Social game developers Zynga have reportedly slammed the coffin lid on OMGPOP, the company behind the briefly popular Draw Something game that Zynga acquired last year for $180m. Ali Nicolas, former OMGPOP VP, tweeted that she’d learned that she was out of a job via Facebook, prompting her to thank Zynga “for again reminding me how not to operate a business.”
OMGPOP’s demise was part of the latest massive restructuring Zynga’s management has embarked upon to help right their sinking ship. Seven months ago, Zynga laid off 150 workers, which then represented 5% of its total workforce. On Monday, Zynga announced it was laying off 520 employees – 18% of its total workforce – and shutting offices/studios in New York (where OMGPOP was based), Los Angeles, Dallas and Austin. The news caused Zynga’s stock to plunge from $3.41 to $2.96 before closing out the day around $3, about where the stock has remained on Tuesday.
Zynga is hoping the cuts will save $70m to $80m in annual expenses, but in the short term, the restructuring charges will amount to around $25m in Q2 and another $2m to $5m in Q3. Zynga also warned that Q2 bookings – the sum Zynga earns from in-game sales of virtual goods – would come in at the lower end of the $180m to $190m range they predicted during their Q1 earnings report in April. Zynga has been struggling to make the transition from a primarily web-based platform to mobile as players ditch once-popular Zynga games for newer, more innovative titles from other developers.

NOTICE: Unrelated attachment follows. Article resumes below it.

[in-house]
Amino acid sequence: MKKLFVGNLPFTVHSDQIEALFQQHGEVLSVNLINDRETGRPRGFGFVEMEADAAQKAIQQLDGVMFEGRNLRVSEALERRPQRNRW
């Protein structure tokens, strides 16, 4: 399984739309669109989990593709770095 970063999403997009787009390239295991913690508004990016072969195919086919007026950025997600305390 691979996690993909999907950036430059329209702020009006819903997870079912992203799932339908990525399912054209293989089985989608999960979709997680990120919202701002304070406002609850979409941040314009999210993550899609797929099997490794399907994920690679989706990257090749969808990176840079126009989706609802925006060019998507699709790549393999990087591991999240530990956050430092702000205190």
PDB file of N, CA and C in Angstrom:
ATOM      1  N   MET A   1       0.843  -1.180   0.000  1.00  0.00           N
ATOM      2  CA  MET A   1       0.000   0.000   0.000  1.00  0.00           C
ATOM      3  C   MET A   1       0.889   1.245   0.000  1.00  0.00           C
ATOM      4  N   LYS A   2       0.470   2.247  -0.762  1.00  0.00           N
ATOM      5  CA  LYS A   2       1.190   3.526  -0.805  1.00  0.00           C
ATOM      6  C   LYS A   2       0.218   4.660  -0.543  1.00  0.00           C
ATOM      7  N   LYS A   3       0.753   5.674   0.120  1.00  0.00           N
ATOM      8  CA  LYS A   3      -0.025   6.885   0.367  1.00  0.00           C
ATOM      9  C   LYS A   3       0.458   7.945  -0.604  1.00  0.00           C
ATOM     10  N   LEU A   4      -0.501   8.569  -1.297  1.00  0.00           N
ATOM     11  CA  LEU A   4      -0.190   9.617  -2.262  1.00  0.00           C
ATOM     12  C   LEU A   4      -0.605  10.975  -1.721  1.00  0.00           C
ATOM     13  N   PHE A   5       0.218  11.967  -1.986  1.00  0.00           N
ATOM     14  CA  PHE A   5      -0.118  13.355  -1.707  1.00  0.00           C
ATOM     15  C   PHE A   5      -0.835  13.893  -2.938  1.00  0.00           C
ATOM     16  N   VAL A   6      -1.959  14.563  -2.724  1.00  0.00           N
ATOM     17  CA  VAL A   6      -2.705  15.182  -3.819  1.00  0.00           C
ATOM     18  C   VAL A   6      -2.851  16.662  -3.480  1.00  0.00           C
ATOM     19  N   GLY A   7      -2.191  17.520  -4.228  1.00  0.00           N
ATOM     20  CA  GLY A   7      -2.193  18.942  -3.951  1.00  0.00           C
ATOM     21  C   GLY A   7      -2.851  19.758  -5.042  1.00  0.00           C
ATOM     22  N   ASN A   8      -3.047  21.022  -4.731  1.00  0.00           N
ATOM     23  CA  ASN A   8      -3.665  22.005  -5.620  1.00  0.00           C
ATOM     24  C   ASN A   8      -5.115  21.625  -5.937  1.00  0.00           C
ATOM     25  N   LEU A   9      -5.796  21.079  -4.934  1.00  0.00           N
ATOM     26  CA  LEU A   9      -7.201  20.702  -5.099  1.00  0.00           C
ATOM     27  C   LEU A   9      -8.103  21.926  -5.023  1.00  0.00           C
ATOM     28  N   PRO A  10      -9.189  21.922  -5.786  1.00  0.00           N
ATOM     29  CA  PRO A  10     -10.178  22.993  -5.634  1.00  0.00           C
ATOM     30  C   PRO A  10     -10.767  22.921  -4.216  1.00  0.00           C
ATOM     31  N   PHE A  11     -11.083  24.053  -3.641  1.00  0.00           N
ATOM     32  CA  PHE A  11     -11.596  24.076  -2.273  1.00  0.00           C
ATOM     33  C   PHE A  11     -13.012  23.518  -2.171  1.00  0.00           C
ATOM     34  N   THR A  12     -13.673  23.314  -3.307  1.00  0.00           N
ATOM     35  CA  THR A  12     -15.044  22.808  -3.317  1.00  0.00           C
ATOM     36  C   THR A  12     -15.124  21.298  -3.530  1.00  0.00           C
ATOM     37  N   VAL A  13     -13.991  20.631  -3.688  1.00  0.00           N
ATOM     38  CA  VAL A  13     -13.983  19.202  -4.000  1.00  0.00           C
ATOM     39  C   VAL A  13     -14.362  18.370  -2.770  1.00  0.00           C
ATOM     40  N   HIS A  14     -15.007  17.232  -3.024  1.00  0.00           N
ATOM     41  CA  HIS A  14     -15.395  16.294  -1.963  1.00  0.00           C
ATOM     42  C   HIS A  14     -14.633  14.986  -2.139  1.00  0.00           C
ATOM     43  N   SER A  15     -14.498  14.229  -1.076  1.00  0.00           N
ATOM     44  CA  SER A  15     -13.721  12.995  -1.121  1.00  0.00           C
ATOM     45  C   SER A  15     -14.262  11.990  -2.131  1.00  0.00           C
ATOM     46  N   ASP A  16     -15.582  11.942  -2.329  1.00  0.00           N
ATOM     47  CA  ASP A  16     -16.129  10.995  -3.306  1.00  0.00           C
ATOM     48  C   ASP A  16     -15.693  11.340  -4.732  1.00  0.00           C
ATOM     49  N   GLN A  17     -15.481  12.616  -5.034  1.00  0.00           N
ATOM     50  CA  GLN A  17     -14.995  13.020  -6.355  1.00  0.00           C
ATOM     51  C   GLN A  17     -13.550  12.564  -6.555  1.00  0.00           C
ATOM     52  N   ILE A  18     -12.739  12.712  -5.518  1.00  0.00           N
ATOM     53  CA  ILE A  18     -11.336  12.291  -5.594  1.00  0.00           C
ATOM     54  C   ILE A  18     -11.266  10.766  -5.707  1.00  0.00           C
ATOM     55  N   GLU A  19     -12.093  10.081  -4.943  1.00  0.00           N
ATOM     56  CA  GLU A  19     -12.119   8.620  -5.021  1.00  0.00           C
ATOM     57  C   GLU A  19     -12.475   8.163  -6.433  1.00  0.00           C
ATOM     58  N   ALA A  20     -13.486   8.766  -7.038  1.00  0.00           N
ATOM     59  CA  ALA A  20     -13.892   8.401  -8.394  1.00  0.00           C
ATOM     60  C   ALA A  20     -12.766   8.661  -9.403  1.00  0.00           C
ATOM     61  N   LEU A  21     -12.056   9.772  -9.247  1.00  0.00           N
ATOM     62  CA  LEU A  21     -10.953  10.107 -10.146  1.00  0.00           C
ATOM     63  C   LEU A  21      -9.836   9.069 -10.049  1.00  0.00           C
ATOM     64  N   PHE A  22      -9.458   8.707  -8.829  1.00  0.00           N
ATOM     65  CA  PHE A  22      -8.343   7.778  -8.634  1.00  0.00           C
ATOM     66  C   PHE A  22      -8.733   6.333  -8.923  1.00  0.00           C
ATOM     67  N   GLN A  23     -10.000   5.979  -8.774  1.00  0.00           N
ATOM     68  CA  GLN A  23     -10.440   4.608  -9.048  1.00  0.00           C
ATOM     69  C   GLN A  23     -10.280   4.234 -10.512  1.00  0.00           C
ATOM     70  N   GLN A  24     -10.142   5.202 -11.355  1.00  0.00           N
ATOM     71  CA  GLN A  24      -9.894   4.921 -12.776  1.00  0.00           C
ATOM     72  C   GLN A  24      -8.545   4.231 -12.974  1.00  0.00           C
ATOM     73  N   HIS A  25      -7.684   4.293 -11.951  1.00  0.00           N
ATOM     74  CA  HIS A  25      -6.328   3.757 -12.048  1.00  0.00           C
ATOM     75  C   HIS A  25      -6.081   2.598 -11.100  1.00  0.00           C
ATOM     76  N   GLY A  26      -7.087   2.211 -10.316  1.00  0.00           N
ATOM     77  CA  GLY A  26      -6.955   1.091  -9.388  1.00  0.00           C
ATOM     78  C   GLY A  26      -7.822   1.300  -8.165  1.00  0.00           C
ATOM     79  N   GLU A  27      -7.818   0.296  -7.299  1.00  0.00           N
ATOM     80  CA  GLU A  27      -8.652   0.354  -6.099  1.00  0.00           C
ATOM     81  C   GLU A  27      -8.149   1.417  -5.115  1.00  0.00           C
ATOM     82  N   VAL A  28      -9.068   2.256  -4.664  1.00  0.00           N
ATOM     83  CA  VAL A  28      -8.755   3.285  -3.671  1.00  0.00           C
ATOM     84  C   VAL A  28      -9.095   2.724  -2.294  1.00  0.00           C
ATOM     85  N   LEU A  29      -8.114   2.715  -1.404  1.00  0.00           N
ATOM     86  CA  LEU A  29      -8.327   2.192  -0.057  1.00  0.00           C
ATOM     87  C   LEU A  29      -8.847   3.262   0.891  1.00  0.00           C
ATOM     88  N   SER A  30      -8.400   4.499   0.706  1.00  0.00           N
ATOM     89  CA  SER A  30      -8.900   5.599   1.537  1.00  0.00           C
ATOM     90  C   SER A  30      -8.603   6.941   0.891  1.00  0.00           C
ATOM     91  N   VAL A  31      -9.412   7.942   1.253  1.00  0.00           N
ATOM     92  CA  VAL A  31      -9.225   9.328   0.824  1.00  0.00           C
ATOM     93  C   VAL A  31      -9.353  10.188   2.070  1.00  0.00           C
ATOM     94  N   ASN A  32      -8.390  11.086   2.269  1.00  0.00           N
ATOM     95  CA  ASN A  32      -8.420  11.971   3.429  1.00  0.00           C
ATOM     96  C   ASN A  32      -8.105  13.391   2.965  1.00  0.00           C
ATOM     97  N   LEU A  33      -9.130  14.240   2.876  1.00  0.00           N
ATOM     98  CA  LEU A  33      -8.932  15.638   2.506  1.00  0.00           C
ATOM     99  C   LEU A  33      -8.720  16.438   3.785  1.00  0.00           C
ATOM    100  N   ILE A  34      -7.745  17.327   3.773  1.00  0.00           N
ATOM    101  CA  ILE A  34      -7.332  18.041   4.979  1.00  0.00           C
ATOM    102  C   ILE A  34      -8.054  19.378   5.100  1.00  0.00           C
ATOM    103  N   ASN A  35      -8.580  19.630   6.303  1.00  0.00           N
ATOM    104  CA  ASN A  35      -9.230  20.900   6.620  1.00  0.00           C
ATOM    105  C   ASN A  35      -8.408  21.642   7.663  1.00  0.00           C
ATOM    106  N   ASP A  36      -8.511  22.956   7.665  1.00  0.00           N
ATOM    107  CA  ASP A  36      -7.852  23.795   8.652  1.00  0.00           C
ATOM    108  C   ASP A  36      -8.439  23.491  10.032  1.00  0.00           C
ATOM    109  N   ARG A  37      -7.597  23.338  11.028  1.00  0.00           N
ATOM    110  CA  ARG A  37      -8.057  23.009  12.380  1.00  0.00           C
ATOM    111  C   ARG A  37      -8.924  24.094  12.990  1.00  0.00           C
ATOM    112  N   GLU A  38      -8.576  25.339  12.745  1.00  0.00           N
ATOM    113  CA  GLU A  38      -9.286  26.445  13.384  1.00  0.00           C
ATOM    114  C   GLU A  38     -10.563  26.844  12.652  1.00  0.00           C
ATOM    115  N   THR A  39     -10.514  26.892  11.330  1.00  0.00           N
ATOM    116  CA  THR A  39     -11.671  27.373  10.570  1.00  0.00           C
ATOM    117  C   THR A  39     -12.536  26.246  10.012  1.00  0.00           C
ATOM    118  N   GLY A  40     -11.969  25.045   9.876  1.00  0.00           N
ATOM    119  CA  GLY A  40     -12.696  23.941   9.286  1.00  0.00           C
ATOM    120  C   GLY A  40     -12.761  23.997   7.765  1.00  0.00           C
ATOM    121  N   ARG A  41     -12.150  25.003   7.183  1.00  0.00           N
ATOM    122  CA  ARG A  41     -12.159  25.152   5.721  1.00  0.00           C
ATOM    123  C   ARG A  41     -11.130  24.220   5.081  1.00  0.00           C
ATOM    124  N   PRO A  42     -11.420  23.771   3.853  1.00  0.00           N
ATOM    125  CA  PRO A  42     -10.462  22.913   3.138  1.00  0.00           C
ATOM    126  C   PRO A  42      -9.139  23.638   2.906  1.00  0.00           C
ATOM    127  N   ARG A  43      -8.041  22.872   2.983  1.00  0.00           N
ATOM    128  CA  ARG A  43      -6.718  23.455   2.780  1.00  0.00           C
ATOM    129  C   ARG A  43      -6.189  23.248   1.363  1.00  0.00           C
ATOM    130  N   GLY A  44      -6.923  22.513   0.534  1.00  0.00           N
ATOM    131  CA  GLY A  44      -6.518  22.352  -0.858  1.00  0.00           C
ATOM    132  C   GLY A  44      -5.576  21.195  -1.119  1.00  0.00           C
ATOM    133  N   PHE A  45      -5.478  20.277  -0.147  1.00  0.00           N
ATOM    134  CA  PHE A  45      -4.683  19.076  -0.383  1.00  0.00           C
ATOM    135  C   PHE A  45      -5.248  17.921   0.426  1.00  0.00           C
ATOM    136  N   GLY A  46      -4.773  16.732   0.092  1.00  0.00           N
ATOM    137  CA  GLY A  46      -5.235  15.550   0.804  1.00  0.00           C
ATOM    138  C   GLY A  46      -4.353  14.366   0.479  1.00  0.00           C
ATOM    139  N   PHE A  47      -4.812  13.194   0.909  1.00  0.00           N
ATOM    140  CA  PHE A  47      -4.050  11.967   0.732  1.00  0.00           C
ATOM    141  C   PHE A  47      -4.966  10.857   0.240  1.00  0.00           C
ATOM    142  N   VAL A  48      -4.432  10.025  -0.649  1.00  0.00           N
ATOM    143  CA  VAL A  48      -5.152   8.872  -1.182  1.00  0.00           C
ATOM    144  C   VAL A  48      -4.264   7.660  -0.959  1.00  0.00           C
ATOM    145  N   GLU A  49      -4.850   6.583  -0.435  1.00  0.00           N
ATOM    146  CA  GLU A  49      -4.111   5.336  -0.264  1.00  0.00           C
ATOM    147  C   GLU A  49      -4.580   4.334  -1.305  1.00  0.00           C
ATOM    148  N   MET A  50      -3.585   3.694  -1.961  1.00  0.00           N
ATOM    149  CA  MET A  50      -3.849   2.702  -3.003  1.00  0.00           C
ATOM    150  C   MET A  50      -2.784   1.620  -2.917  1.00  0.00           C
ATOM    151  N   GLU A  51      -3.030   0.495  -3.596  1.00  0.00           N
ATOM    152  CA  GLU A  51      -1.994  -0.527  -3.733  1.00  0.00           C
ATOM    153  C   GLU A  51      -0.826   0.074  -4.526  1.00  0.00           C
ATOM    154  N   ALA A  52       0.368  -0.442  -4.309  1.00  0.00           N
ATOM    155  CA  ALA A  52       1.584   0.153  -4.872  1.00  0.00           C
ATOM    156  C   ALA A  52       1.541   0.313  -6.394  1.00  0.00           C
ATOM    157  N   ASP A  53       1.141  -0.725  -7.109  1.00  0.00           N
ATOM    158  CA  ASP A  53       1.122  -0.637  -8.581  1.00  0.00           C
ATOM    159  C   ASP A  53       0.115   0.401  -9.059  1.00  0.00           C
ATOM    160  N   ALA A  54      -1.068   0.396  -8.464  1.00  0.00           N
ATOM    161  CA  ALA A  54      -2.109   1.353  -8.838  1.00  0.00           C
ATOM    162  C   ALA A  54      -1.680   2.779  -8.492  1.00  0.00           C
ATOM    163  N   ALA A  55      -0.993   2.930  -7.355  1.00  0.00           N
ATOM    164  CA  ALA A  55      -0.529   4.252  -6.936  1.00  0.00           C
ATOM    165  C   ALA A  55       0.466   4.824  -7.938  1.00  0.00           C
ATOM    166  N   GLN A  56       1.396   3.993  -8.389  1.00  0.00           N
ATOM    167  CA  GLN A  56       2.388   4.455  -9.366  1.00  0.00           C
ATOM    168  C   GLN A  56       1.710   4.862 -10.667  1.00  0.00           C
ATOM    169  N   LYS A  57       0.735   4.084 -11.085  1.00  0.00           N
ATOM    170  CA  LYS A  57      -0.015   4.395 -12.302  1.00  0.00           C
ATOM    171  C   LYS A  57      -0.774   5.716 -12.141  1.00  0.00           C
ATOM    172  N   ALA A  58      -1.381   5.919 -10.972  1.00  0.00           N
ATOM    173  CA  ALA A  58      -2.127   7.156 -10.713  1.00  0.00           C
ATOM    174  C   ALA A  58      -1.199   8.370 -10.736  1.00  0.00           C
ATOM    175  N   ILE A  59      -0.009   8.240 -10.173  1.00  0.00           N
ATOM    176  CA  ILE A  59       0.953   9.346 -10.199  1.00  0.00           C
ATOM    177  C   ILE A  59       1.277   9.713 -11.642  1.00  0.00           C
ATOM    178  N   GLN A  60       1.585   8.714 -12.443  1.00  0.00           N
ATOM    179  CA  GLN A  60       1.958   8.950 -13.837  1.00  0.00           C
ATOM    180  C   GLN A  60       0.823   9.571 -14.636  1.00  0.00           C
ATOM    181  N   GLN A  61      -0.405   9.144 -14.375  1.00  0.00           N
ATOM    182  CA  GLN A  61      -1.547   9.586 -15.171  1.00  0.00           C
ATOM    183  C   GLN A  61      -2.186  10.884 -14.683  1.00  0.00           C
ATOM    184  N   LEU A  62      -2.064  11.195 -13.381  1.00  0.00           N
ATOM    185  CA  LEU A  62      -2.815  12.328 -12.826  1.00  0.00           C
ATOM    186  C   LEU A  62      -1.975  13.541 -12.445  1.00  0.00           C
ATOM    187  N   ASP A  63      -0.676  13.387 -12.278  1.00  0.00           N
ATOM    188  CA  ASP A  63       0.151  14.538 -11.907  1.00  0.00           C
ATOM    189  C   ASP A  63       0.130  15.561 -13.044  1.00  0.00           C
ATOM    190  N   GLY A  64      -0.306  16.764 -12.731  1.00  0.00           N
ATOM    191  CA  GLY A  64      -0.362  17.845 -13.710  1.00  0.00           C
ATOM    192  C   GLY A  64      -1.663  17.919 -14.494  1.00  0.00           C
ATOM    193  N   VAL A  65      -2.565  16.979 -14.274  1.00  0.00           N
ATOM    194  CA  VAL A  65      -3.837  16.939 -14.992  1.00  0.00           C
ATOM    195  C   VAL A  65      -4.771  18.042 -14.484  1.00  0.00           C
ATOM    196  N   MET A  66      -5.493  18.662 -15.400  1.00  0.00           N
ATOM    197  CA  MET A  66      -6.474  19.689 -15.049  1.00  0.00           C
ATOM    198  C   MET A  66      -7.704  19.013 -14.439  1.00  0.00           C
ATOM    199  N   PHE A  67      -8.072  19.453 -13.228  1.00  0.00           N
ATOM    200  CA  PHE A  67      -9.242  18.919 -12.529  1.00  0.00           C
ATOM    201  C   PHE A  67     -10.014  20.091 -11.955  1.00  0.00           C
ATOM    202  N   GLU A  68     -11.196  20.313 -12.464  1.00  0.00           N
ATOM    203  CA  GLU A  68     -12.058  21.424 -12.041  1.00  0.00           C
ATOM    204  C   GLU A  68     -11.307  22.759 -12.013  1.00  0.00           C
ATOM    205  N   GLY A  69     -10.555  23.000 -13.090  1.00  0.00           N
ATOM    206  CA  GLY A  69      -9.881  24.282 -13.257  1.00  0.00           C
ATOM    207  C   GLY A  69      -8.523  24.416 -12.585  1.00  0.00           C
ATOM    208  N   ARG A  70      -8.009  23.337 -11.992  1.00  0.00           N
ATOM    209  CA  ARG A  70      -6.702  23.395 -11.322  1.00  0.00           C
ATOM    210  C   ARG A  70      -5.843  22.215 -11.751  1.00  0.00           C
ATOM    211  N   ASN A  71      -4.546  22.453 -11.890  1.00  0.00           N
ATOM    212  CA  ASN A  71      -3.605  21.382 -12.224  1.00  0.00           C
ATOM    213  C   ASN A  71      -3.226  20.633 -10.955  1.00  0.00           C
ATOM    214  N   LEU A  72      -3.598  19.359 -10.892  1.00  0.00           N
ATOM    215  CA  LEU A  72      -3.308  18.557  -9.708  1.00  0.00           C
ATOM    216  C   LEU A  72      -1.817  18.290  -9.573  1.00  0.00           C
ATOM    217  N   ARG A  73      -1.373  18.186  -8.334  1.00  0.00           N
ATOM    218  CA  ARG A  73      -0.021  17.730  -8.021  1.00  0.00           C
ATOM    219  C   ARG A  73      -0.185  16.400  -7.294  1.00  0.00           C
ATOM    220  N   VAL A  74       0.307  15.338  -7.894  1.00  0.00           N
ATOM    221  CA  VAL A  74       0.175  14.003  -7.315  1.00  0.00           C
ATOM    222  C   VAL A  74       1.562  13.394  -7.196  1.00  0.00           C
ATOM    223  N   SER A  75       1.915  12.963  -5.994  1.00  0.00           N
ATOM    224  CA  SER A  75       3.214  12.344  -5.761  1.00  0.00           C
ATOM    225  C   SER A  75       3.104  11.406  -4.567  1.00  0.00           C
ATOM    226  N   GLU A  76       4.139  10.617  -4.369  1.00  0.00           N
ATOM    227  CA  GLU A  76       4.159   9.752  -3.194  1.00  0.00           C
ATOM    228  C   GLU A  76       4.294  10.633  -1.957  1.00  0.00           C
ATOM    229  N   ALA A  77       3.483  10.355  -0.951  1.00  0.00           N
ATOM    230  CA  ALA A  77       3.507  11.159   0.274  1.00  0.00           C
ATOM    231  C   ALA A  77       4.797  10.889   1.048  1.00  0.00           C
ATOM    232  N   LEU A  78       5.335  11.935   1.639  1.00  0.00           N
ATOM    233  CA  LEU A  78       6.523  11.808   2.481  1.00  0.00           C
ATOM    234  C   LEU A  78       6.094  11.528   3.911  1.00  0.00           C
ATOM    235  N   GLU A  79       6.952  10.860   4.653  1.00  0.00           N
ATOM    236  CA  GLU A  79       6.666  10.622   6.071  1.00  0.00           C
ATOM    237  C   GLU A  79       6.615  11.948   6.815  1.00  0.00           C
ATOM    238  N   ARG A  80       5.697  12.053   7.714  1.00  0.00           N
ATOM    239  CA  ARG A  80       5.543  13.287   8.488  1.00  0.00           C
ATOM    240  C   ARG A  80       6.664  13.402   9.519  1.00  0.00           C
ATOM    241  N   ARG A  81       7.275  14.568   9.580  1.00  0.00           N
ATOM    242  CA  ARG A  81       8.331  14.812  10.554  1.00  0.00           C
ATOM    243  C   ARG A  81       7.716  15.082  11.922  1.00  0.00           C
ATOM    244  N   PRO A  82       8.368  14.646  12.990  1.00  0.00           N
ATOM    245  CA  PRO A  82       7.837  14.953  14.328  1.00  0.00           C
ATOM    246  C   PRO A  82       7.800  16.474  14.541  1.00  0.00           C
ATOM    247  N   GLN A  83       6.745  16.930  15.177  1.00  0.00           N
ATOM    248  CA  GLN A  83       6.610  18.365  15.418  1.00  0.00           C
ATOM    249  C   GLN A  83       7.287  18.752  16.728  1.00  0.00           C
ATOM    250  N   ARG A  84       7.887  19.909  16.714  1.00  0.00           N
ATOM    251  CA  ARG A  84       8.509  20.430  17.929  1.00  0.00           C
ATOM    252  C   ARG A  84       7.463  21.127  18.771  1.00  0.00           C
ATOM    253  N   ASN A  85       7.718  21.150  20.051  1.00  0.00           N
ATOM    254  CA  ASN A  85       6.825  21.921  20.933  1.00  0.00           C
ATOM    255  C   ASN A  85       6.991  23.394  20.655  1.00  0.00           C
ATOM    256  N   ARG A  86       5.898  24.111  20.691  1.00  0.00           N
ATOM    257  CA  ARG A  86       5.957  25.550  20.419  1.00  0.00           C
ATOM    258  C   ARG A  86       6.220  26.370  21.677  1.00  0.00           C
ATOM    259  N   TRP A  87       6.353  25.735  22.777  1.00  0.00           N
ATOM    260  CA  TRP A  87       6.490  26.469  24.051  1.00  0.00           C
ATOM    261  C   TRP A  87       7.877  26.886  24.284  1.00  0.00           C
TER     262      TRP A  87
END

Zynga Poker, one of the few Zynga titles that still retains a significant user base, has nonetheless seen monthly active users decline from its September 2012 peak of 138.5k to May’s 122.5k. Daily active users have fallen from August 2012’s 5.9k to May’s 5.2k. So far, neither Zynga nor Bwin.party digital entertainment have offered any guidance on how their UK-facing real-money gambling team-up has been faring since its April 3 launch.
Zynga’s latest restructuring is intended to help the company weather the storm until it can solve the mobile riddle and/or the US federal government somehow manages to pass online poker regulation, which would dramatically boost Zynga’s potential to monetize its massive free-play poker player database. Zynga has filed for a preliminary finding of suitability from Nevada gaming regulators in the hope that someday their federal legislative ship will come in. The question remains: given Zynga’s demonstrated inability to create new hit game titles, will the social gaming outfit still be around when that online poker ship finally docks?